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Copying and moving files is part of the everyday activity of a Linux sysadmin, so How Hard Can It Be™?

As with many things, when we look under the covers a little there are some gotchas and corresponding hints and tips that can help us.

Largely the philosophy of Linux (and Unix before it) is “do what I say”. If you tell Linux to delete a file then, so long as you have the appropriate permissions, it will. By default, there’s no “are you sure?”. Linux treats us as adults. That’s fine, so long as “do what I say” is the same as “do what I mean”.

Gotchas  With Copying and Moving Files

By default, the cp and mv commands will overwrite any existing destination files. The correct terminology for this behaviour is clobbering. Here’s an example: we start with two files, imaginatively called bigfile and smallfile. First, we copy smallfile to outfile, and we can verify that outfile is the same size as smallfile. Then we copy bigfile to outfile, and we can confirm that this second copy has clobbered outfile. Note that there are no warnings: Linux just does what we ask:

$ ls -l
total 5128
-rw-r--r-- 1 kae kae 5242880 May 25 11:12 bigfile
-rw-r--r-- 1 kae kae       2 May 25 11:12 smallfile
$ cp smallfile outfile
$ ls -l
total 5128
-rw-r--r-- 1 kae kae 5242880 May 25 11:12 bigfile
-rw-r--r-- 1 kae kae       2 May 25 11:13 outfile
-rw-r--r-- 1 kae kae       2 May 25 11:12 smallfile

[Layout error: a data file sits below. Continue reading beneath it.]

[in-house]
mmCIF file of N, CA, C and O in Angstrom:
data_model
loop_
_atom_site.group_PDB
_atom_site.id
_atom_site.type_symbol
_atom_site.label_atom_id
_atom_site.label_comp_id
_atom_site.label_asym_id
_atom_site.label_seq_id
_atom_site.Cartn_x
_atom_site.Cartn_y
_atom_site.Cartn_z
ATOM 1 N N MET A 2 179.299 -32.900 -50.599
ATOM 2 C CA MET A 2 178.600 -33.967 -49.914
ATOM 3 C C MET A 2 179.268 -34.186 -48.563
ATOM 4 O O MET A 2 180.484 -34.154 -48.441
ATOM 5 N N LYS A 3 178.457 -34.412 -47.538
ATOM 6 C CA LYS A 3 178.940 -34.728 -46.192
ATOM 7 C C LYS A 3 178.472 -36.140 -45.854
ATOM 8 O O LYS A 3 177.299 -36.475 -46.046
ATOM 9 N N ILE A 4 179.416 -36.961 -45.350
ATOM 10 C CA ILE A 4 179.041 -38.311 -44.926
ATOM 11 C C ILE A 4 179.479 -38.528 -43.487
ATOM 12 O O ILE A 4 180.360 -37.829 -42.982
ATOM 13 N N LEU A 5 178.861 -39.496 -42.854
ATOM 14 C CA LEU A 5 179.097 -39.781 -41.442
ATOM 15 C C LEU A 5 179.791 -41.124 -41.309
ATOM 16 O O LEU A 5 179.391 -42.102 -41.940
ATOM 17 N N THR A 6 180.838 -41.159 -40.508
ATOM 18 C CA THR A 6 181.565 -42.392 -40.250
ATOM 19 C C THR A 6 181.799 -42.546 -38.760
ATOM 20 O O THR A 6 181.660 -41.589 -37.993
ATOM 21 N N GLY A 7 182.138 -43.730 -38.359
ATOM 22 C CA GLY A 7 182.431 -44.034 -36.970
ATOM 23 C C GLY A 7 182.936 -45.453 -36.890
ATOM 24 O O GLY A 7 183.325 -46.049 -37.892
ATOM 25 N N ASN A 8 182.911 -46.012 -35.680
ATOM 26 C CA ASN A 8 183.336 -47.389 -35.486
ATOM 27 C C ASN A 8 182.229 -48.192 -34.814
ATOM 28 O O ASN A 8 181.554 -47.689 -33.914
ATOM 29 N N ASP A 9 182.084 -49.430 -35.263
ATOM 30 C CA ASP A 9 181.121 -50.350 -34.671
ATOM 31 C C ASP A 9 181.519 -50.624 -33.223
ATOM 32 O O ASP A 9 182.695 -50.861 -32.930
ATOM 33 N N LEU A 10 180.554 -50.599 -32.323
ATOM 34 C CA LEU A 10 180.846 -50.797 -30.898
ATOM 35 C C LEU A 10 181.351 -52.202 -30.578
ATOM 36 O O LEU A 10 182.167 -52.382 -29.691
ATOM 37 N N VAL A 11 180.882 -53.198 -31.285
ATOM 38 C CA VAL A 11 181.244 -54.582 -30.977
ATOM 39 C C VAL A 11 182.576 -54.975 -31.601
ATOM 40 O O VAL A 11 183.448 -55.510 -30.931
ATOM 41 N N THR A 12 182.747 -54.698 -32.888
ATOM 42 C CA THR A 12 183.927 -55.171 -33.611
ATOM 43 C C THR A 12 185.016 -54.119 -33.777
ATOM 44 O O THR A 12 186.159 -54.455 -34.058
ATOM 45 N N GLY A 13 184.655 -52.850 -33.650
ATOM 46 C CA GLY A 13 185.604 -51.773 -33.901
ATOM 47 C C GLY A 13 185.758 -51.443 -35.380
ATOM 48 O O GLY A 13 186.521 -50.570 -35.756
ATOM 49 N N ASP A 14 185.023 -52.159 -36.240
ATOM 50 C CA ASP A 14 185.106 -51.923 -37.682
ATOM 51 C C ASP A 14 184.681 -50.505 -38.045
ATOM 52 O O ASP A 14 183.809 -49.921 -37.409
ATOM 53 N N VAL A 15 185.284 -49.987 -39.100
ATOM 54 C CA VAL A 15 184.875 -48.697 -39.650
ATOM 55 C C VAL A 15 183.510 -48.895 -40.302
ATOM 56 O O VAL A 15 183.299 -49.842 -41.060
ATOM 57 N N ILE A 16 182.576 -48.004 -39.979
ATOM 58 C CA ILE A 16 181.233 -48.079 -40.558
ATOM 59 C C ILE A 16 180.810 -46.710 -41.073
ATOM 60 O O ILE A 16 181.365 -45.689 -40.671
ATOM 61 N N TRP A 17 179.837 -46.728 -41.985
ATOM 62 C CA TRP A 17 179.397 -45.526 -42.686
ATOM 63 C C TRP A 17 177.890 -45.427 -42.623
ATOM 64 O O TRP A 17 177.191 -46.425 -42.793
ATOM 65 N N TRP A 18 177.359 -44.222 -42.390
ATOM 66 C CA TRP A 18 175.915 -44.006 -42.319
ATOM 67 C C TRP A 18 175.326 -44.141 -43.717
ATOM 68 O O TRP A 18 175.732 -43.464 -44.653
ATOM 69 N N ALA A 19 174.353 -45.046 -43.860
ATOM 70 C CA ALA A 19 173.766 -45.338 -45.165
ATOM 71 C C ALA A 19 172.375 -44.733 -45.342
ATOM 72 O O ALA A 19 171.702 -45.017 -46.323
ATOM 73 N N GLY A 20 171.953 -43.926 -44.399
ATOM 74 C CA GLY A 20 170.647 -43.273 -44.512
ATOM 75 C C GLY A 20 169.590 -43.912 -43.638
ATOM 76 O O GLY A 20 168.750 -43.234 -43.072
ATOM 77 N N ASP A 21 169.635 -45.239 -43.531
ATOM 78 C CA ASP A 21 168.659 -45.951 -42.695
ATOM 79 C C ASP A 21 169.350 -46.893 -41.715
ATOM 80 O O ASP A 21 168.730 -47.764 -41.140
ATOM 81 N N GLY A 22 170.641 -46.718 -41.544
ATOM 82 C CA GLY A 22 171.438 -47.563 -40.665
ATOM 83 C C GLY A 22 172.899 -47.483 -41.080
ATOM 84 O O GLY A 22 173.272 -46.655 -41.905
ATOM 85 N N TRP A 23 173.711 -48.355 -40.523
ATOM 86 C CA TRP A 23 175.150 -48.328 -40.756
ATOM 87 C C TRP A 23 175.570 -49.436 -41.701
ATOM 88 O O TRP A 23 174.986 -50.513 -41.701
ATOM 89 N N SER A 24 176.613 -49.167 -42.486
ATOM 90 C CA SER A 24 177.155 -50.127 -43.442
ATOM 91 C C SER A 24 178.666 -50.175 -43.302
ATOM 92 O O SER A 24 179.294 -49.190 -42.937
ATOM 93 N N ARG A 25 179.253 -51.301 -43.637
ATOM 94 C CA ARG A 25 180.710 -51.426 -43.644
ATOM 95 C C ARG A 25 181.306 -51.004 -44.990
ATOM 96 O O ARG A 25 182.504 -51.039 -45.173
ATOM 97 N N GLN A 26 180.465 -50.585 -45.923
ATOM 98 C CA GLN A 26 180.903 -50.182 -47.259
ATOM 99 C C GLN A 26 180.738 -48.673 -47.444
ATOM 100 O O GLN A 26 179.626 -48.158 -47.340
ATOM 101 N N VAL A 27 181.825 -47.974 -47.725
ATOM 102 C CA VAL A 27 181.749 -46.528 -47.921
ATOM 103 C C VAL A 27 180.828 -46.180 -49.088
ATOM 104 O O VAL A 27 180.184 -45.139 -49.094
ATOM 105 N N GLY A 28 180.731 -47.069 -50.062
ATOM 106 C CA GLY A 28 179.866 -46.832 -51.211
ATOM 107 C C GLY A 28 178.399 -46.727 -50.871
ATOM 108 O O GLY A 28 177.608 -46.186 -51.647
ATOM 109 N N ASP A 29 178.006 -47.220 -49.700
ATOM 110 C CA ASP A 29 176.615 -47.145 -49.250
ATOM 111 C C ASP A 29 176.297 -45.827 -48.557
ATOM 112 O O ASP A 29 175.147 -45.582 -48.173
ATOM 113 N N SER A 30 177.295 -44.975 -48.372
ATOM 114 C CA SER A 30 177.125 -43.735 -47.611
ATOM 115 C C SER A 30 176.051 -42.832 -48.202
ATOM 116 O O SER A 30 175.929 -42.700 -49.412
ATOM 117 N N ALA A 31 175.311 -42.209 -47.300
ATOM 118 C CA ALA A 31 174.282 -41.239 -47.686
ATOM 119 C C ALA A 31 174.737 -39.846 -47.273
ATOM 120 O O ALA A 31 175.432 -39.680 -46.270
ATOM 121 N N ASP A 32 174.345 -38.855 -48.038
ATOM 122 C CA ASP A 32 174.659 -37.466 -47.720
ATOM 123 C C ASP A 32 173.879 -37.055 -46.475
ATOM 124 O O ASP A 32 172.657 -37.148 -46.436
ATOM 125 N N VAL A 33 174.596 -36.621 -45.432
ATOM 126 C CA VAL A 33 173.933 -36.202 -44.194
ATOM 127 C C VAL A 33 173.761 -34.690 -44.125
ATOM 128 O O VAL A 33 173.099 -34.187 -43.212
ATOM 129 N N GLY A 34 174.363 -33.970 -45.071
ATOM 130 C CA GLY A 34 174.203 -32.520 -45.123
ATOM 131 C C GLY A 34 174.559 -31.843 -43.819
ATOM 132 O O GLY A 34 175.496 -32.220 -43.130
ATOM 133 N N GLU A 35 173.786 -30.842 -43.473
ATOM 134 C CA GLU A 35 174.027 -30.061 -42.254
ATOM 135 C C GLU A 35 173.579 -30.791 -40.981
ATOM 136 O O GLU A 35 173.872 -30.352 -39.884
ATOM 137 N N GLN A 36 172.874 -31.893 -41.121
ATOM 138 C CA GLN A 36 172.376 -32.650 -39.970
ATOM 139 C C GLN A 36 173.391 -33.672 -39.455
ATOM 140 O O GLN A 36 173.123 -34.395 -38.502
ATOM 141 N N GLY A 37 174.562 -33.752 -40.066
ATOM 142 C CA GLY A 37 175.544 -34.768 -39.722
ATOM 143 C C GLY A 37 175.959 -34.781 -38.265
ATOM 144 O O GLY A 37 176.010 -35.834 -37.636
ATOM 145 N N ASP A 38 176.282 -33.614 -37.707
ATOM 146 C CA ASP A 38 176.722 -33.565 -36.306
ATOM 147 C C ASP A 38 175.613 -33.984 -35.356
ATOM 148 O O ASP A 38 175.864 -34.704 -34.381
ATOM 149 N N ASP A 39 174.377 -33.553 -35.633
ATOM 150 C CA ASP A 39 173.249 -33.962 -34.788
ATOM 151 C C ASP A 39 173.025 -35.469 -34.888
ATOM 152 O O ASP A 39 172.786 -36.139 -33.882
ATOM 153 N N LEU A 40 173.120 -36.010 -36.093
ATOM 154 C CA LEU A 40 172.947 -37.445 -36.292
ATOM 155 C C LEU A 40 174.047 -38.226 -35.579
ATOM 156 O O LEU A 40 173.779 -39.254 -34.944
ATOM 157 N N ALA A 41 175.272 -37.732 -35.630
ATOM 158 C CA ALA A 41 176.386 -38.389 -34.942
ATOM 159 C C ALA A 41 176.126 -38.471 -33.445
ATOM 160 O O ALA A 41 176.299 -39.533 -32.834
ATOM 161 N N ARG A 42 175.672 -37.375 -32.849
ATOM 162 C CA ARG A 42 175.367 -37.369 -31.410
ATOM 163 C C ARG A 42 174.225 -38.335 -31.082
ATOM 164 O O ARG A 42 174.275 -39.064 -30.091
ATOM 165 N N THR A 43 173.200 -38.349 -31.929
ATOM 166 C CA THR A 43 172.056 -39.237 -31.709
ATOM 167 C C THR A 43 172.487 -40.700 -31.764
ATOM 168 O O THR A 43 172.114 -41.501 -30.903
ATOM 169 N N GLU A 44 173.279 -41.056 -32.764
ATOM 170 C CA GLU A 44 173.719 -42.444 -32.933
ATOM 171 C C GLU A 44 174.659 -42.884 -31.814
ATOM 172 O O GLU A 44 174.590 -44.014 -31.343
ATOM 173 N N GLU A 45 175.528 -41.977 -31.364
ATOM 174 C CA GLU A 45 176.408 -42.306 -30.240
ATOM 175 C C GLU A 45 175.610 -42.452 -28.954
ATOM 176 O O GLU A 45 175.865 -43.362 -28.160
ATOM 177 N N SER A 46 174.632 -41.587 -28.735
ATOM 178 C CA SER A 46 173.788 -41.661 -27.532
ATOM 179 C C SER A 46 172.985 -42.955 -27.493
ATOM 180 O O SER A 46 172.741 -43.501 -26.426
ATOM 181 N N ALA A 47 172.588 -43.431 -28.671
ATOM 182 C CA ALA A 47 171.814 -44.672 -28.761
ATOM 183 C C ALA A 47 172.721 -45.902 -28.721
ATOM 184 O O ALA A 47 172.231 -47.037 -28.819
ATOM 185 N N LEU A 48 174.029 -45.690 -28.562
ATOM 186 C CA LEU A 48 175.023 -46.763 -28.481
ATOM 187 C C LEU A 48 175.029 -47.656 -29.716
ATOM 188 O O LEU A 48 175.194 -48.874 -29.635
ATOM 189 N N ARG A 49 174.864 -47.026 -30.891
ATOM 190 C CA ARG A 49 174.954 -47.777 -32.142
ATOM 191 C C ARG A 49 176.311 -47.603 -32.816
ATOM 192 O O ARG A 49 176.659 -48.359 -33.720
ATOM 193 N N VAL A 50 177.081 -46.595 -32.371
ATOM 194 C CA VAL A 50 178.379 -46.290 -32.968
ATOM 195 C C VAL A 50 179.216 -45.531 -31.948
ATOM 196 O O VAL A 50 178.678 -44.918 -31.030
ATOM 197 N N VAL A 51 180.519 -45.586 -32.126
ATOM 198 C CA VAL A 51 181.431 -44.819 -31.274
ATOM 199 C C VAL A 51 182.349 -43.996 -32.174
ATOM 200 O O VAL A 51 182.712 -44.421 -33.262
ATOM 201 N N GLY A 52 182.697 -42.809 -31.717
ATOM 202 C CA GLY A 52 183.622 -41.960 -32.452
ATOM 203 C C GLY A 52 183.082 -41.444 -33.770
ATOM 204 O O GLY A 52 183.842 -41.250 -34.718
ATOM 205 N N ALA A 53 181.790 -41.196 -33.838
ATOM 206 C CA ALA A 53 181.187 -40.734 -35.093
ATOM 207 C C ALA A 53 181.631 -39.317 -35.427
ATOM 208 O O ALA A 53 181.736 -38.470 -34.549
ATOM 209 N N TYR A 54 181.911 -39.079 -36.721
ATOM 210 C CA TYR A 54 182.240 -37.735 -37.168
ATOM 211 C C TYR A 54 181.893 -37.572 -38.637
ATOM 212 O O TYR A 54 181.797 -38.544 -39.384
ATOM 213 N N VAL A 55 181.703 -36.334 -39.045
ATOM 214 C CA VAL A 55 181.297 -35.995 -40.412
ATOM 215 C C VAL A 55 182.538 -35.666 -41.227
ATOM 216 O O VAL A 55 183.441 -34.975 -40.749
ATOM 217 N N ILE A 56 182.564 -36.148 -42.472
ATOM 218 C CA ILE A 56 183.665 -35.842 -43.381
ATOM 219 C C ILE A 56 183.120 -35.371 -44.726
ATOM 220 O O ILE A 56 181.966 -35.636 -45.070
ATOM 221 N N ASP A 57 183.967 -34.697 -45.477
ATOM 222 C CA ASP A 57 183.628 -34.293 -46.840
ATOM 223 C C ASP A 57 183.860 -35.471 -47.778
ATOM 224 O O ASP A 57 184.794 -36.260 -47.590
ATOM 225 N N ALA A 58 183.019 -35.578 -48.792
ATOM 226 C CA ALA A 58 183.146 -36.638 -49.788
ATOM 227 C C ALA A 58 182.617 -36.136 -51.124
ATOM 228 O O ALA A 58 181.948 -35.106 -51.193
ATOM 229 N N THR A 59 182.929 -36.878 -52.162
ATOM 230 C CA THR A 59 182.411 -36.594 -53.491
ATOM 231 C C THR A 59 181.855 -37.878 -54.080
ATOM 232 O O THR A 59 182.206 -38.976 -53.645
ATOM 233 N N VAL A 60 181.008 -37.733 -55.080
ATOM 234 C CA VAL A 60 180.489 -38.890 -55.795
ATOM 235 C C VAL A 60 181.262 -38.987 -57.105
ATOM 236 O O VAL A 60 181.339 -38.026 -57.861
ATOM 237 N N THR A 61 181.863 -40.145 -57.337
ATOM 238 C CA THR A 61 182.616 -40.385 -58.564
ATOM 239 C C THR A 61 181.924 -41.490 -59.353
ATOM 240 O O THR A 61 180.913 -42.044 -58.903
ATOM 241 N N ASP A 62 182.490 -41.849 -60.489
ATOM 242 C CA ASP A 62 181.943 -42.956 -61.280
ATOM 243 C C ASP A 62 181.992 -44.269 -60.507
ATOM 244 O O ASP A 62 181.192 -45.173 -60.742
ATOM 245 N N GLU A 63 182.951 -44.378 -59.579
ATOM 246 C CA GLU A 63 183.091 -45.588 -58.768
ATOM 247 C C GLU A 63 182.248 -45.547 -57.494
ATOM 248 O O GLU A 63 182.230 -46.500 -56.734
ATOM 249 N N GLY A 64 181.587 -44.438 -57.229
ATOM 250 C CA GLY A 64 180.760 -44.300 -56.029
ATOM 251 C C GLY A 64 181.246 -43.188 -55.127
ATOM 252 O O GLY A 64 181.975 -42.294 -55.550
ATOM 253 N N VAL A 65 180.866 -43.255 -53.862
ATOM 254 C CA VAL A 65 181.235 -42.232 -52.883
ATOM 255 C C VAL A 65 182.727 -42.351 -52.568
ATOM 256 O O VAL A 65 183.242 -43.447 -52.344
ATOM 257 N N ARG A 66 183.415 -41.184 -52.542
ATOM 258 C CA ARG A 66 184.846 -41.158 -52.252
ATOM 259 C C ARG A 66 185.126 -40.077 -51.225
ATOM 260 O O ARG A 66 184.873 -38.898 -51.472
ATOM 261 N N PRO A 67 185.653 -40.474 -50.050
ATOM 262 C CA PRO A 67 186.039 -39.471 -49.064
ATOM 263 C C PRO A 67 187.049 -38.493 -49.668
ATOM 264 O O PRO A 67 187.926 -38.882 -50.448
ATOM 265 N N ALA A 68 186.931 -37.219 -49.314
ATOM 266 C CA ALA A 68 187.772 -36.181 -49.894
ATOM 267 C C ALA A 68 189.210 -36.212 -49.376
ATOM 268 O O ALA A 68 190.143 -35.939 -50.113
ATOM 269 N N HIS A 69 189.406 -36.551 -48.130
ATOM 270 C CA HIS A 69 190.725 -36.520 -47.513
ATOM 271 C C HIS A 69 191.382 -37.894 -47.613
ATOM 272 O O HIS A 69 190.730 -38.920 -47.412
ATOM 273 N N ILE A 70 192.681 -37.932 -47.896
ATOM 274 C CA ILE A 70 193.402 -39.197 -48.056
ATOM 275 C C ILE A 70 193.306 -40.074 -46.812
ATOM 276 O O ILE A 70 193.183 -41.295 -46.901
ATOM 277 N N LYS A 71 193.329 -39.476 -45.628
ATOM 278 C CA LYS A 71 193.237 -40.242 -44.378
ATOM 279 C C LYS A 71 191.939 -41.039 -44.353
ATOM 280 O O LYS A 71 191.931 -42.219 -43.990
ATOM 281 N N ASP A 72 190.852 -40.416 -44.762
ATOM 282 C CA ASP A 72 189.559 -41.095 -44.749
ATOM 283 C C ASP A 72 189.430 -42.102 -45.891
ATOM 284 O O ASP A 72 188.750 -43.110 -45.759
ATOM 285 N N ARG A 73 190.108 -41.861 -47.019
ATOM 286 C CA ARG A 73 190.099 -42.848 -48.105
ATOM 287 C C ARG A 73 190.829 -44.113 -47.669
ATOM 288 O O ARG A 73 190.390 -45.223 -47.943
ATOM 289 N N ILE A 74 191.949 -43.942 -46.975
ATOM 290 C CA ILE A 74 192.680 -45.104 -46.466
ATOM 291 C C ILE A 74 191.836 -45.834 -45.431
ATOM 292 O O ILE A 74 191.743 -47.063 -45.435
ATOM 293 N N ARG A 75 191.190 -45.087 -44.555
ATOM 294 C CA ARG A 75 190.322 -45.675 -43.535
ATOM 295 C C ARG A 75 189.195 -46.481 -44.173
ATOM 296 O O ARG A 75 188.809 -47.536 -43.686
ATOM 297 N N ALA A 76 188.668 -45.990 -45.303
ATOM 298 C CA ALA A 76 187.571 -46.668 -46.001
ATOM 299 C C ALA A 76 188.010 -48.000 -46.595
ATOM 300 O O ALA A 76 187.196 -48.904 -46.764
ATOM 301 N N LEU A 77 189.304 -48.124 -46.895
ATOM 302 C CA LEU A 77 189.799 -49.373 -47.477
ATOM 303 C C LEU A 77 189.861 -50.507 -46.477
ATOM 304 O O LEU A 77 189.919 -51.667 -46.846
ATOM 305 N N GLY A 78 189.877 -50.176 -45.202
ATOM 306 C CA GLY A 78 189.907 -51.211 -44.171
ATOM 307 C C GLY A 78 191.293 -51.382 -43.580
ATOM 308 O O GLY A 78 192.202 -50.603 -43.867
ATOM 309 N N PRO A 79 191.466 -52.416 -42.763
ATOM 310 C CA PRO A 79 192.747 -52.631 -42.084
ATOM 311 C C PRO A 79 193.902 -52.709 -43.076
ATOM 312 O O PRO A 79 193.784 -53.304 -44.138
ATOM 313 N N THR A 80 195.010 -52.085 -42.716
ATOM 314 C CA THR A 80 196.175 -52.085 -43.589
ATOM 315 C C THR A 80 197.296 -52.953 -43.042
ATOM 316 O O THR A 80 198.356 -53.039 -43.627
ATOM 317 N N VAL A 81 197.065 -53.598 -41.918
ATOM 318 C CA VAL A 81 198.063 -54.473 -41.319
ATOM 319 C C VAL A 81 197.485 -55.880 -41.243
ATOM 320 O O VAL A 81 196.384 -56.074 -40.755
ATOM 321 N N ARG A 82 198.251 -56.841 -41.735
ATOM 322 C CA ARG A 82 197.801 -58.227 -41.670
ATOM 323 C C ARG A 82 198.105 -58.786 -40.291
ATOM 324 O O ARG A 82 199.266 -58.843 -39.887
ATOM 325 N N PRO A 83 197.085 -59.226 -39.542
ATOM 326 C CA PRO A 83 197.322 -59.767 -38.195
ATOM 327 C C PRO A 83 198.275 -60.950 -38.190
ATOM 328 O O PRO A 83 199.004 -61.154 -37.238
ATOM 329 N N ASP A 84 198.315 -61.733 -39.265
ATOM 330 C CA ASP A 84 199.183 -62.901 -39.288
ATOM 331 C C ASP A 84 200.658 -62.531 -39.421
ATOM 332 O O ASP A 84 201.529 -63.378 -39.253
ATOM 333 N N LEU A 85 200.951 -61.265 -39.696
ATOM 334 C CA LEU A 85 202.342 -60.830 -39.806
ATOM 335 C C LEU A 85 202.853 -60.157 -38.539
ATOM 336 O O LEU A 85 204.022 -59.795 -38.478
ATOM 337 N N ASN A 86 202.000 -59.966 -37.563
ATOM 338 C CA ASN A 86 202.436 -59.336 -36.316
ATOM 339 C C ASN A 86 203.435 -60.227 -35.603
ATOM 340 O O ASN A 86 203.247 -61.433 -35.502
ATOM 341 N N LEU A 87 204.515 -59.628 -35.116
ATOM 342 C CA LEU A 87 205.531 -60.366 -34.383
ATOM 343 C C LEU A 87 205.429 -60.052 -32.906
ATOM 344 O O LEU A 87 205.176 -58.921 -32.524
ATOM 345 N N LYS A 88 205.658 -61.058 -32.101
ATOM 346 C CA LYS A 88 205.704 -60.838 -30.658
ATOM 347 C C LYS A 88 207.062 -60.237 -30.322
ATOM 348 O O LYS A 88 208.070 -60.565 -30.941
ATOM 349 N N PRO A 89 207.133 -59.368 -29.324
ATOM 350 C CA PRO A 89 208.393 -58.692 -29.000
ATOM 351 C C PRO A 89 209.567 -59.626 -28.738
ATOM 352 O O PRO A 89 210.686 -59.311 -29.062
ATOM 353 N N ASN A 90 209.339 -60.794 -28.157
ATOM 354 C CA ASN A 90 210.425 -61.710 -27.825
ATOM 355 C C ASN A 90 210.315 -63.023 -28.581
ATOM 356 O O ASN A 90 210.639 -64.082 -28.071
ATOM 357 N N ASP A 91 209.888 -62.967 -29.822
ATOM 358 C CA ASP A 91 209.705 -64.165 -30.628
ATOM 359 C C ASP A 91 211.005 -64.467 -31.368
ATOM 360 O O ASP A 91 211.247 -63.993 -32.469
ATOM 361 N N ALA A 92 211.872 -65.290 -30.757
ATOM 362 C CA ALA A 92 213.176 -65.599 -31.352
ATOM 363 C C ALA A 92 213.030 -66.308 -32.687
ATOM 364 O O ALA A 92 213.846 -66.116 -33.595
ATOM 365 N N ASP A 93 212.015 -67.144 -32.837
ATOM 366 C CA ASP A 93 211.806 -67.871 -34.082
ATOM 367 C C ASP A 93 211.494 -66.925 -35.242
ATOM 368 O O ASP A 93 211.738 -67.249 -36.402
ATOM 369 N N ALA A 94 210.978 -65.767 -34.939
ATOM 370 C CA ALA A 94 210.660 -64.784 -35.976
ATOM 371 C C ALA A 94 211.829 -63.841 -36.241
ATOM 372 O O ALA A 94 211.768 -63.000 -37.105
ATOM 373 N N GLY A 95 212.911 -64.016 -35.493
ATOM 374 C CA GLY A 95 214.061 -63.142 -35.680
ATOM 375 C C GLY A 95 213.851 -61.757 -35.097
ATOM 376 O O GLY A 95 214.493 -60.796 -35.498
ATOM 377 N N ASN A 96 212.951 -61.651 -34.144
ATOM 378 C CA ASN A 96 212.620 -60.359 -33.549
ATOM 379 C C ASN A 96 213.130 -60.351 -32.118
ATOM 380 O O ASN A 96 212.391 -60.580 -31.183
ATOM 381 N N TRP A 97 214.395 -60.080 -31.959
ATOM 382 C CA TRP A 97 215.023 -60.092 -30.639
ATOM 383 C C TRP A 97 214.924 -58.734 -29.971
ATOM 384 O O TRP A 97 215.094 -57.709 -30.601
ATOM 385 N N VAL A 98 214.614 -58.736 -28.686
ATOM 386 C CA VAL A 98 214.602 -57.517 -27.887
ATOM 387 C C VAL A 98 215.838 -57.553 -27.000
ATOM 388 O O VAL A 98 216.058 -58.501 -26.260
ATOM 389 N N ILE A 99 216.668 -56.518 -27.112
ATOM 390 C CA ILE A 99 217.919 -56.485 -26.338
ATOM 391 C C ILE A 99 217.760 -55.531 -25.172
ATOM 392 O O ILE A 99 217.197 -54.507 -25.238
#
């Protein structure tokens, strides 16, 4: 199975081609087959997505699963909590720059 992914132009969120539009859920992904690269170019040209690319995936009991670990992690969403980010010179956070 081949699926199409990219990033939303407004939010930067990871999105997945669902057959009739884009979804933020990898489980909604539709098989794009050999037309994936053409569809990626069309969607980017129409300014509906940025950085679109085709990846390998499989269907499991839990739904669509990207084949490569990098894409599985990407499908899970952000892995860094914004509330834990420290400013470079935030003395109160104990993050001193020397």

$ cp bigfile outfile 
$ ls -l
total 10244
-rw-r--r-- 1 kae kae 5242880 May 25 11:12 bigfile
-rw-r--r-- 1 kae kae 5242880 May 25 11:13 outfile
-rw-r--r-- 1 kae kae       2 May 25 11:12 smallfile
$

That may be exactly what we want, but if we can overwrite existing files without confirmation or warning, one day we’ll get it wrong.

mv and cp Safety

There are two safety mechanisms we can use. Both mv and cp can take a -i or a -n option:

  • -n is “no-clobber”, which makes mv and cp silently refuse to overwrite an existing output file
  • -i is “interactive”, which results in mv or cp prompting before overwriting an existing output file

Here they are in action. First, -n: note how the second cp command does not overwrite the output file, although neither does it tell us that it has failed to overwrite the output file:

$ ls -l
total 5124
-rw-r--r-- 1 kae kae 5242880 May 25 11:12 bigfile
-rw-r--r-- 1 kae kae       2 May 25 11:12 smallfile
$ cp smallfile outfile
$ ls -l
total 5128
-rw-r--r-- 1 kae kae 5242880 May 25 11:12 bigfile
-rw-r--r-- 1 kae kae       2 May 25 11:25 outfile
-rw-r--r-- 1 kae kae       2 May 25 11:12 smallfile
$ cp -n bigfile outfile 
$ ls -l
total 5128
-rw-r--r-- 1 kae kae 5242880 May 25 11:12 bigfile
-rw-r--r-- 1 kae kae       2 May 25 11:25 outfile
-rw-r--r-- 1 kae kae       2 May 25 11:12 smallfile
$

This time I’m using -i to prompt before overwriting. Note that the first copy does not prompt because, at that stage, outfile does not exist:

$ ls -l
total 5124
-rw-r--r-- 1 kae kae 5242880 May 25 11:12 bigfile
-rw-r--r-- 1 kae kae       2 May 25 11:12 smallfile
$ cp -i smallfile outfile
$ cp -i bigfile outfile
cp: overwrite 'outfile'? n
$

In Practice

It’s rare that we intend to overwrite output files, although there are times when we do, of course. I find the -i option more useful as it provides some feedback if I do try to overwrite files. The following in ~/.bash_profile may be helpful:

alias cp="cp -i"
alias mv="mv -i"

They mostly don’t interfere at all, but do warn me when I’m about to clobber a file. And if I really want to ignore my alias, quoting the cp command works:

$ cp bigfile smallfile 
cp: overwrite 'smallfile'? n
$ 'cp' bigfile smallfile 
$

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